As for the argument that increasing taxes on the wealthy will result in job losses, that’s an idea that has been clearly debunked. The truth is, if the ultra rich (only 1% of the population) paid their fair share, allowing us to actually lower taxes for people who make less money (99% of the population) you’d see 99% percent of the population having more money to spend on the goods and services that businesses provide, which would then result in the business owners being better able to afford to hire more people. In fact, they would have to hire people in order to keep up with the increased demand for their products and services.

      So, raising taxes somewhat on the ultra rich, the very people who can afford to pay more taxes, and lowering taxes somewhat for everyone else, folks who currently struggle to pay the taxes they owe, would actually lead to more jobs and an overall stronger economy.

      The ultra rich and corporations have been enjoying massive tax breaks for a long, long time, and still massive unemployment exists, which proves that giving tax breaks to them does not lead to job creation.

      As for your other points, no question we should invest in education and job training. Sadly, if the anti-tax folks get their way, the government has no money to put into programs like this. (I’d also add that our country spends WAY too much money on the military and on prisons, money that would better serve the country if it was spent on education and job training.)

      Finally, as for the folks who are capable of working but don’t, we’re not only talking about an relatively tiny portion of the population, but placing the blame on these people is the result of an utter lack of understanding about the very nature of poverty, especially poverty in a country where there is so much wealth and privilege co-existing at the same time. Many people born into poverty don’t see much hope at all of ever being able to work their way out of it, and people who fall into poverty had been working hard and still ended up in poverty, which erodes their hope that hard work can actually pay off.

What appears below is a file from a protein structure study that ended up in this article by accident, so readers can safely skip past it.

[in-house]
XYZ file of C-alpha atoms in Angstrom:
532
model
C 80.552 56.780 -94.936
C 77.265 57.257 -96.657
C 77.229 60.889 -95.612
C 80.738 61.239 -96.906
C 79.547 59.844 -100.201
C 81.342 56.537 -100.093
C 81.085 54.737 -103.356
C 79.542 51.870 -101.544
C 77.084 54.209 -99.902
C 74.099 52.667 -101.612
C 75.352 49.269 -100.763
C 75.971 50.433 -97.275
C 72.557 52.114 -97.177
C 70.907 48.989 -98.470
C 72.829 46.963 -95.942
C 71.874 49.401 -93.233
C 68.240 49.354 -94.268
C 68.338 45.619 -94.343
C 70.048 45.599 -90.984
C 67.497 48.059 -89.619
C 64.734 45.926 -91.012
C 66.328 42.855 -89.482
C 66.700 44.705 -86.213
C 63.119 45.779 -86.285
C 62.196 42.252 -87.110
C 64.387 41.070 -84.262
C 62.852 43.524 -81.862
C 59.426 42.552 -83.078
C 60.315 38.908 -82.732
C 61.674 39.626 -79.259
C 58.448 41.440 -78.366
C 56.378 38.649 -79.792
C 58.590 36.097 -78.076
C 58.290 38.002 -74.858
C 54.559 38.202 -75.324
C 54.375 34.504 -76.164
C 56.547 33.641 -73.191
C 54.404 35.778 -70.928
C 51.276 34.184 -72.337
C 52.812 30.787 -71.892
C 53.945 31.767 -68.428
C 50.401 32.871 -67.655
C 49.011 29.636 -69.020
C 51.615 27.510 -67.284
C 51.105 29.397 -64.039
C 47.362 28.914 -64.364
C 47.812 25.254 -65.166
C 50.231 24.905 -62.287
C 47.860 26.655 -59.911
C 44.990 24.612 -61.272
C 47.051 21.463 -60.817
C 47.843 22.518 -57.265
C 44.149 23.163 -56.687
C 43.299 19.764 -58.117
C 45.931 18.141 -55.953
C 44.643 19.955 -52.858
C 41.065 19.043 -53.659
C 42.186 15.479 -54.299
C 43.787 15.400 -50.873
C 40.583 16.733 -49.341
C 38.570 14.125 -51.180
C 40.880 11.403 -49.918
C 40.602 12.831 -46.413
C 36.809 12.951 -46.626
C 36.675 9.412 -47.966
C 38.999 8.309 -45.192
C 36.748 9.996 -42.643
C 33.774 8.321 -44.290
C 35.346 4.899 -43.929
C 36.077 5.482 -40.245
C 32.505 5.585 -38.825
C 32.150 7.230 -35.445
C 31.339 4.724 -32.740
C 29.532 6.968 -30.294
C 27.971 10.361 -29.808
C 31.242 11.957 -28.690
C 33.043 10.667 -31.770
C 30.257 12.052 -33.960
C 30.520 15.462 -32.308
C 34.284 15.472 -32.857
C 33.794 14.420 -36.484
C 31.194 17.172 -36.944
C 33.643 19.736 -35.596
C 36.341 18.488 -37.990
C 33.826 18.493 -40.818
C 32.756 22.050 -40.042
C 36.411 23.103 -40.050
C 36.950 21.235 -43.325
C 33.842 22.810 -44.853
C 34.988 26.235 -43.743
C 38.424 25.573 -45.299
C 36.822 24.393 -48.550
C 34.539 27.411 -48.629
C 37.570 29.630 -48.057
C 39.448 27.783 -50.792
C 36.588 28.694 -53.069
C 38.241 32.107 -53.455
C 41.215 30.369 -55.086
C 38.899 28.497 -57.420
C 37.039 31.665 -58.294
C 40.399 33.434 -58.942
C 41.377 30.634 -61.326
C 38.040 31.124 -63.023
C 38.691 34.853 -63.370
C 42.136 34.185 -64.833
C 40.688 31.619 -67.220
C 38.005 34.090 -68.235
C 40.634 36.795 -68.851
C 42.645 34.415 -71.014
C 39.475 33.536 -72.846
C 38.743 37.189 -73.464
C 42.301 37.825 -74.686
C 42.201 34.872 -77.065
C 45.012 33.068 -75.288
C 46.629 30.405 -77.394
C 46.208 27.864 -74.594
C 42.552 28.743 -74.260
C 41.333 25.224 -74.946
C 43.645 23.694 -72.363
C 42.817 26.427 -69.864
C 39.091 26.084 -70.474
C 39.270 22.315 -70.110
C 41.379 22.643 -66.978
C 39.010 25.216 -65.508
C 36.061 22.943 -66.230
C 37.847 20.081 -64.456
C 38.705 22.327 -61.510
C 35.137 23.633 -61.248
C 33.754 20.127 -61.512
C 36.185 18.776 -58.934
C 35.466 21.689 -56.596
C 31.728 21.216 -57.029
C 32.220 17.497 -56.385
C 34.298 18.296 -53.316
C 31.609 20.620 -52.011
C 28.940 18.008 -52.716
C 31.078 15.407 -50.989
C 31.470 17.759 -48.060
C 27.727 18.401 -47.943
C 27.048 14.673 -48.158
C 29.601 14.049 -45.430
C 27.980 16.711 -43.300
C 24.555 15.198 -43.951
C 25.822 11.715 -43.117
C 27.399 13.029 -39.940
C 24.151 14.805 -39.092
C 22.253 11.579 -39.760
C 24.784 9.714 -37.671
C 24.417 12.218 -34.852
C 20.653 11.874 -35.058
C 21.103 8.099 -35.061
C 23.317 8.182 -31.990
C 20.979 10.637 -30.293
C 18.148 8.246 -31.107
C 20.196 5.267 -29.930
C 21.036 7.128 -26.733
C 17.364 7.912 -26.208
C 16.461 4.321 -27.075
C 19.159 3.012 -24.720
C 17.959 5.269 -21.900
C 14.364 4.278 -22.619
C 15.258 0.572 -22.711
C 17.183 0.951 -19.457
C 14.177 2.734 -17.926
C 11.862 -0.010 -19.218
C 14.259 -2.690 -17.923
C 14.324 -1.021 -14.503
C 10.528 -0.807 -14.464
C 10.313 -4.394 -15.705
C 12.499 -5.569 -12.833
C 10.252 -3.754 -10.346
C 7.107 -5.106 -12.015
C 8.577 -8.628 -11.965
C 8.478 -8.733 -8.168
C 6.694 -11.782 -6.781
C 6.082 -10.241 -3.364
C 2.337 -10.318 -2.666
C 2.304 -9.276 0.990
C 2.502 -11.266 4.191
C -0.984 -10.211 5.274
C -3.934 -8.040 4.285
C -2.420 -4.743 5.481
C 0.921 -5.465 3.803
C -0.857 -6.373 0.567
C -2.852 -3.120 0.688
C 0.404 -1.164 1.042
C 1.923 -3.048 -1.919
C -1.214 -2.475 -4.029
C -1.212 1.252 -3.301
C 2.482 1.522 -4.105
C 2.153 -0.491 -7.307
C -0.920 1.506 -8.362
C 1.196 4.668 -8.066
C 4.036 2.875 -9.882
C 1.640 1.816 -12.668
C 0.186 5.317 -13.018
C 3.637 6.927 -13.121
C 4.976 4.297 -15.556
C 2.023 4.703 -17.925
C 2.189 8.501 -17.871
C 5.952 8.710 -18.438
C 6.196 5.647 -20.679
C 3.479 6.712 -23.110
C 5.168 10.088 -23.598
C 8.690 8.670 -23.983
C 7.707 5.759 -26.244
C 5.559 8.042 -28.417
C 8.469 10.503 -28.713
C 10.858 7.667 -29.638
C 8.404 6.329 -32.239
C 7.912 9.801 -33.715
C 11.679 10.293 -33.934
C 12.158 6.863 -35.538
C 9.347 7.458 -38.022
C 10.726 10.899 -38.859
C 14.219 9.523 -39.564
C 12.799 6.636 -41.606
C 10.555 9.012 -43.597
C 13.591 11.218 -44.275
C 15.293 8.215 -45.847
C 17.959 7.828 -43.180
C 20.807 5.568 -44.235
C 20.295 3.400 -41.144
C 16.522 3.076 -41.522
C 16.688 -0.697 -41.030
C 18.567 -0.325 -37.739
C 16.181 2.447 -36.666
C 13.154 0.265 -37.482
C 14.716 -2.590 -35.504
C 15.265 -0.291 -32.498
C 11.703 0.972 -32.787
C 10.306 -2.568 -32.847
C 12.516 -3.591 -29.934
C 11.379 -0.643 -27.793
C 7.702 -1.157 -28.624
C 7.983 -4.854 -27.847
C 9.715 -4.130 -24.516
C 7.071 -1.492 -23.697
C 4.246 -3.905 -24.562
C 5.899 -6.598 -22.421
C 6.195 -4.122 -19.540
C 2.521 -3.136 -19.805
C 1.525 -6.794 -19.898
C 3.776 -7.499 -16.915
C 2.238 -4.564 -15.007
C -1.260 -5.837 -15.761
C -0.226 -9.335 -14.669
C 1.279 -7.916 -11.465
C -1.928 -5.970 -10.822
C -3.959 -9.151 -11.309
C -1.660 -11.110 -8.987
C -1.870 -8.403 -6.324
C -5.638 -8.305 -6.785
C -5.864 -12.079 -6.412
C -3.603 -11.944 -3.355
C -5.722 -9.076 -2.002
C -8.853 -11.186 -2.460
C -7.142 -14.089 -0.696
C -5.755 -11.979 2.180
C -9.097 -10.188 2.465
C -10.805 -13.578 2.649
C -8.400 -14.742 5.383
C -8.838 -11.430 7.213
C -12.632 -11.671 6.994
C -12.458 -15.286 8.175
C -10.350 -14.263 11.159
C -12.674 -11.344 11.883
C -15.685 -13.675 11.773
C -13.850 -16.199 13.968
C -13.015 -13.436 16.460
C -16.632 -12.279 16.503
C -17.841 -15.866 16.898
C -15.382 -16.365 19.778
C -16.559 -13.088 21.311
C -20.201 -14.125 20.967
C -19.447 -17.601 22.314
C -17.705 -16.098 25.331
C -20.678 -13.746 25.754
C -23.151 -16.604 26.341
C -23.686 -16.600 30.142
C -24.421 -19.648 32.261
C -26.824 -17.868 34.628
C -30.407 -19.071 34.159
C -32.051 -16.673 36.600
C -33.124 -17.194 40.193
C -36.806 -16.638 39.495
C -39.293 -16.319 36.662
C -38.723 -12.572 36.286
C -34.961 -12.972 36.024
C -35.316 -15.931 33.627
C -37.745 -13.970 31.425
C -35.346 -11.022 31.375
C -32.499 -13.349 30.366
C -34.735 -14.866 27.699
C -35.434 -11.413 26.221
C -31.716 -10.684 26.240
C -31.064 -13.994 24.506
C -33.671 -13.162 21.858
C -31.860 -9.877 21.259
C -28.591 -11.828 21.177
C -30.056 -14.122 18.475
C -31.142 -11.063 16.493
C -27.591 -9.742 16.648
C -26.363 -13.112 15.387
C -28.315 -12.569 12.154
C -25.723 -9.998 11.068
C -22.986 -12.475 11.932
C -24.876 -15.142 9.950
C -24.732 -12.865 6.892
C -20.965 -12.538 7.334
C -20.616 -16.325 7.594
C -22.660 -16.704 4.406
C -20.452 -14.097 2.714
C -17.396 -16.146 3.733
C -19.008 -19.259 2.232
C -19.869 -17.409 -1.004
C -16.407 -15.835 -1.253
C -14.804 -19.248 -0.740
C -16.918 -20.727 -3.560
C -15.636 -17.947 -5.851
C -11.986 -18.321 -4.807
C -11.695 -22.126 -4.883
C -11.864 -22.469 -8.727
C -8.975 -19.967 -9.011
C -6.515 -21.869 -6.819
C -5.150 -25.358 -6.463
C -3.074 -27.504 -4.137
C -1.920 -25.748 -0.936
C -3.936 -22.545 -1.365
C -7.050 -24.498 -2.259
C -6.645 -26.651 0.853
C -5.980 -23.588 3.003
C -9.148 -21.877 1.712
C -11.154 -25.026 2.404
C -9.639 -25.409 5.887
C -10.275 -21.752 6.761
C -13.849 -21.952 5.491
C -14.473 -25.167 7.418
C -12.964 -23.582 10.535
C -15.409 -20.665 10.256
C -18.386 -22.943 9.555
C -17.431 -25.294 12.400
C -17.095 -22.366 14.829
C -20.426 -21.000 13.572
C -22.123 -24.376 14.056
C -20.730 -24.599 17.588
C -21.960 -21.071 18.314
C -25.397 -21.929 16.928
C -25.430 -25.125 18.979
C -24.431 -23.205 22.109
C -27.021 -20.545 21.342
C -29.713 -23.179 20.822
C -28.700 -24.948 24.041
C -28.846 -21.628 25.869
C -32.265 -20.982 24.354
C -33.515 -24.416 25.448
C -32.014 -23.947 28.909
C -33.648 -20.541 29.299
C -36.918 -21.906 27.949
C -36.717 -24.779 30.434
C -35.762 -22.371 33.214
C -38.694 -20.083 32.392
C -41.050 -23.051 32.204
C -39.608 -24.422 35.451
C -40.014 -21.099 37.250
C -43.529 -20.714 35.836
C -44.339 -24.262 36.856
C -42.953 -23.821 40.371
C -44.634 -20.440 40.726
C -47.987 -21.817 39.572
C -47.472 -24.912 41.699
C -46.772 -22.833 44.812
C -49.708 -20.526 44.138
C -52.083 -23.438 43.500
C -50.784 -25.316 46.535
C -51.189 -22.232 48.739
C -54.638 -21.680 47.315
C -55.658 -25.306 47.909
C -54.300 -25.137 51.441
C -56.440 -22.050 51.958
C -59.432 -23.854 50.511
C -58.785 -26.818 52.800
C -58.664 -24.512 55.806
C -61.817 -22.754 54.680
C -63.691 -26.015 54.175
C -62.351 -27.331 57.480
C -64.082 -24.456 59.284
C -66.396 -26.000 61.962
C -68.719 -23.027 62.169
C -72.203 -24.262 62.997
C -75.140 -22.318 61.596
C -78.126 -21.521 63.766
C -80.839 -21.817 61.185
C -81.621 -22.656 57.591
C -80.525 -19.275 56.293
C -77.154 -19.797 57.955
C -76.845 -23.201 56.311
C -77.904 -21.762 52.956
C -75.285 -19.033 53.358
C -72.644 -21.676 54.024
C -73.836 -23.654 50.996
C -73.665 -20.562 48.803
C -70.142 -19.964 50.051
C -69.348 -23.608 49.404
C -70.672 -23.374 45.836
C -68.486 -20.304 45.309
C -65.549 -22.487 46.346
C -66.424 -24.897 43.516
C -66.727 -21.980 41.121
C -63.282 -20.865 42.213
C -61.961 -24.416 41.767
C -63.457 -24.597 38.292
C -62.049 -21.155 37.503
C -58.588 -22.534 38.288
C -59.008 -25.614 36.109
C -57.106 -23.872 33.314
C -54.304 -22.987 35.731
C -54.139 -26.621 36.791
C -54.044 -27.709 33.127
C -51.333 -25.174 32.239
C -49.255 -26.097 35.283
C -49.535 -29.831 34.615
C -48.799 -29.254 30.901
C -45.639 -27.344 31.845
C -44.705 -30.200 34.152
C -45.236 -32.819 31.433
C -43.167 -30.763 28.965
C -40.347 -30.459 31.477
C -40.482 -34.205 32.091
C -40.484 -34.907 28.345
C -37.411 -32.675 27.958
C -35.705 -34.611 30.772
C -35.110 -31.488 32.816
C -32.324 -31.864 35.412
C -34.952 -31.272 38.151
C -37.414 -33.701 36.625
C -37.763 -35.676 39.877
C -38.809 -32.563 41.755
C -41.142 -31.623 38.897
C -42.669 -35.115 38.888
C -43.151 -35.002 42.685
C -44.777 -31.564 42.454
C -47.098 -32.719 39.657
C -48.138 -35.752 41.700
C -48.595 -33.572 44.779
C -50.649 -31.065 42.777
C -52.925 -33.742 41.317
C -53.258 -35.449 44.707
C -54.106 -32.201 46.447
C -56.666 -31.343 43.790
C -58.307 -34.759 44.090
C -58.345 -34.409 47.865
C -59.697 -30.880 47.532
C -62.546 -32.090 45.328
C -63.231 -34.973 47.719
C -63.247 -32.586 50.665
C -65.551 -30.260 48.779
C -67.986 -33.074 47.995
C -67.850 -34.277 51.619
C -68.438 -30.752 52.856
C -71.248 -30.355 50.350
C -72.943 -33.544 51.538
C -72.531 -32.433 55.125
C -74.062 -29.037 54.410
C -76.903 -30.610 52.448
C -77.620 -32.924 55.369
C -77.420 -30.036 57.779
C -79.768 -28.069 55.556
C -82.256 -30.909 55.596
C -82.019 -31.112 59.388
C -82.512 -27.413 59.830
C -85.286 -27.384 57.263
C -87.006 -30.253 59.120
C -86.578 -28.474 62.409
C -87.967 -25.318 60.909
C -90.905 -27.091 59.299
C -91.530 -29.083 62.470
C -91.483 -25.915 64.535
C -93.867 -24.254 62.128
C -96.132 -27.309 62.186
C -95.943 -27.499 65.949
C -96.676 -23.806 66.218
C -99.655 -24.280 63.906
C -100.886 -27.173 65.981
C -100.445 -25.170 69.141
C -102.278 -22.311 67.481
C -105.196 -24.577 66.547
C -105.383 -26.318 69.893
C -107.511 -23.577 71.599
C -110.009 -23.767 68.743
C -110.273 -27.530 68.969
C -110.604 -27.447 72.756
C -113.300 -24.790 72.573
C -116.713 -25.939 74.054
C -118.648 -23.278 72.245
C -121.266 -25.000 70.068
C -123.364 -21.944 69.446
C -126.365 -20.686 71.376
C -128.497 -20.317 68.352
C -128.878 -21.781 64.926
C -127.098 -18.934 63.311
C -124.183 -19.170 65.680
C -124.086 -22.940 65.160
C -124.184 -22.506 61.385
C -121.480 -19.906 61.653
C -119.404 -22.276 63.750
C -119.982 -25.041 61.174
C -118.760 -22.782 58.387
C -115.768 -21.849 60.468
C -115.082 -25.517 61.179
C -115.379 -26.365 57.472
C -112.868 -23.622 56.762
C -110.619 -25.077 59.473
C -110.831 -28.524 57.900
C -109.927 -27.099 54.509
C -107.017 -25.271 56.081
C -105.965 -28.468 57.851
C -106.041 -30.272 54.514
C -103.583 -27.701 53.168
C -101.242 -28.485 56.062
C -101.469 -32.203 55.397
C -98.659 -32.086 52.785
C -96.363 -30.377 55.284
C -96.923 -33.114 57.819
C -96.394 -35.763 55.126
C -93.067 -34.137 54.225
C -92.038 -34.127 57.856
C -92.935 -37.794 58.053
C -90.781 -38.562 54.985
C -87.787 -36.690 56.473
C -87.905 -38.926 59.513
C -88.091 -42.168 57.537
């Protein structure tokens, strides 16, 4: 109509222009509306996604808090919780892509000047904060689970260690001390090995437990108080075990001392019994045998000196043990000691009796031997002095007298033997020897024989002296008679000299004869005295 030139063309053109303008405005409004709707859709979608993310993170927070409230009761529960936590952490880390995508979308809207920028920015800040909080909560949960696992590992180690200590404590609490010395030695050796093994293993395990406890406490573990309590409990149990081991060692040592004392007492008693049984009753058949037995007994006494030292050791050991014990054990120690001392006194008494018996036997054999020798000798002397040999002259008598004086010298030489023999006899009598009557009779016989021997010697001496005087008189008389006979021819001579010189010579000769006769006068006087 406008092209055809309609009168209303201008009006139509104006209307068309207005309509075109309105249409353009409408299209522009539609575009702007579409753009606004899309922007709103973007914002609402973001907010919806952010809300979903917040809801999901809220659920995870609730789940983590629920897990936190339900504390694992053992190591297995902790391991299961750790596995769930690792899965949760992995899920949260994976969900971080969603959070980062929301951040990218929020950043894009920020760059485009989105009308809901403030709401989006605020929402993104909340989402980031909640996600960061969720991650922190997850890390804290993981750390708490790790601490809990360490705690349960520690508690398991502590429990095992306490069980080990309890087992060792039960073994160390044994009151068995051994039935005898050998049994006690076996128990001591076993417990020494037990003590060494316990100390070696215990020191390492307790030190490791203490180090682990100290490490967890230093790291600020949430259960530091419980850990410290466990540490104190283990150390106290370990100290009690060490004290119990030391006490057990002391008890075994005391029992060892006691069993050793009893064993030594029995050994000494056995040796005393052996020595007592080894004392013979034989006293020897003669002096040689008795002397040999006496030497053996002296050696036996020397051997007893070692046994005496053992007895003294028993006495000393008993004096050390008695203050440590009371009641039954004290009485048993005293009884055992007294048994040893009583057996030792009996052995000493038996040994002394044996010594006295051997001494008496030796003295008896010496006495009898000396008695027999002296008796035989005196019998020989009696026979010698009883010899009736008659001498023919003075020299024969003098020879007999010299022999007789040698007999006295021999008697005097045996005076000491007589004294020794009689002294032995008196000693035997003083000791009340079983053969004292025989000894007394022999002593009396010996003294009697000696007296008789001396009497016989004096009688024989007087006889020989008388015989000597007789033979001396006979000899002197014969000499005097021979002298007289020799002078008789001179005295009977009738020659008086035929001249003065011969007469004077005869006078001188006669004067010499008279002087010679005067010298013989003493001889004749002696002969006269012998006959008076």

1. If middle class hard working people make it into the one percent, (many have over history, the American Dream and all) should they be penalized from working too hard and have to pay more because of their success? Are they different from the corporate greedy?

        Also, I know this is a rare situation, but do you know about Dr. Ben Carson’s background? He is the world renowned neurosurgeon out of Johns Hopkins. I just wrote a blog about the highlights of his recent speech. He grew up in dire poverty but he said that his mother would never allow herself to be a victim. He learned that he had control of his destiny even though he was poor. I recommend his book, it is a great read.

        1. Dorothy,

          I think it makes all the sense in the world if people who are able to make their way up the ladder continue to think about the people they left behind and begin to pay more in taxes now that they are making more money. It’s not a penalty, as you refer to it, it’s a social compact, a way of giving back to the society that made it possible for you to advance, so that others might have the same opportunities you had.

          I have no doubt that some folks, like Dr. Carson, are able to break out of poverty and succeed, but the numbers make it clear that he’s in the extreme minority of cases. That should tell you something.

          1. Taxes go up proportionately and I guess 35 percent is not enough to deduct from someone’s pay check that they earned. Think about taking 35 percent out of your pay check.(I think that some will pay 39 percent soon.) Is it possible that hard work made it possible for some people to succeed while others don’t want to work as hard and simply punch the time clock.I feel that if someone works hard for long hours, they should determine their charitable contributions and pay the government a fair amount. However, I don’t trust the government to invest hard earned tax payer dollars wisely. The government wastes tax dollars daily on companies like Solyndra who defaulted on a $535 million loan. Can you imagine how many poverty stricken people we could feed and clothe on $535 million. The Solyndra loan is a drop in the bucket compared to other government waste. Here are a few more examples http://www.opposingviews.com/i/politics/top-10-examples-wasteful-federal-spending-2012 http://www.investmentu.com/2012/February/examples-of-government-waste.html

            Please check out the web sites they were eye opening for me.

            By the way, congrats on Freshly Pressed

          2. Dorothy, at this point, I’m gonna let you have the last word, and I’m going to bow out of the debate.

            I appreciate very much that you’ve been civil, which is, in my experience, rare in discussions on politics and economics.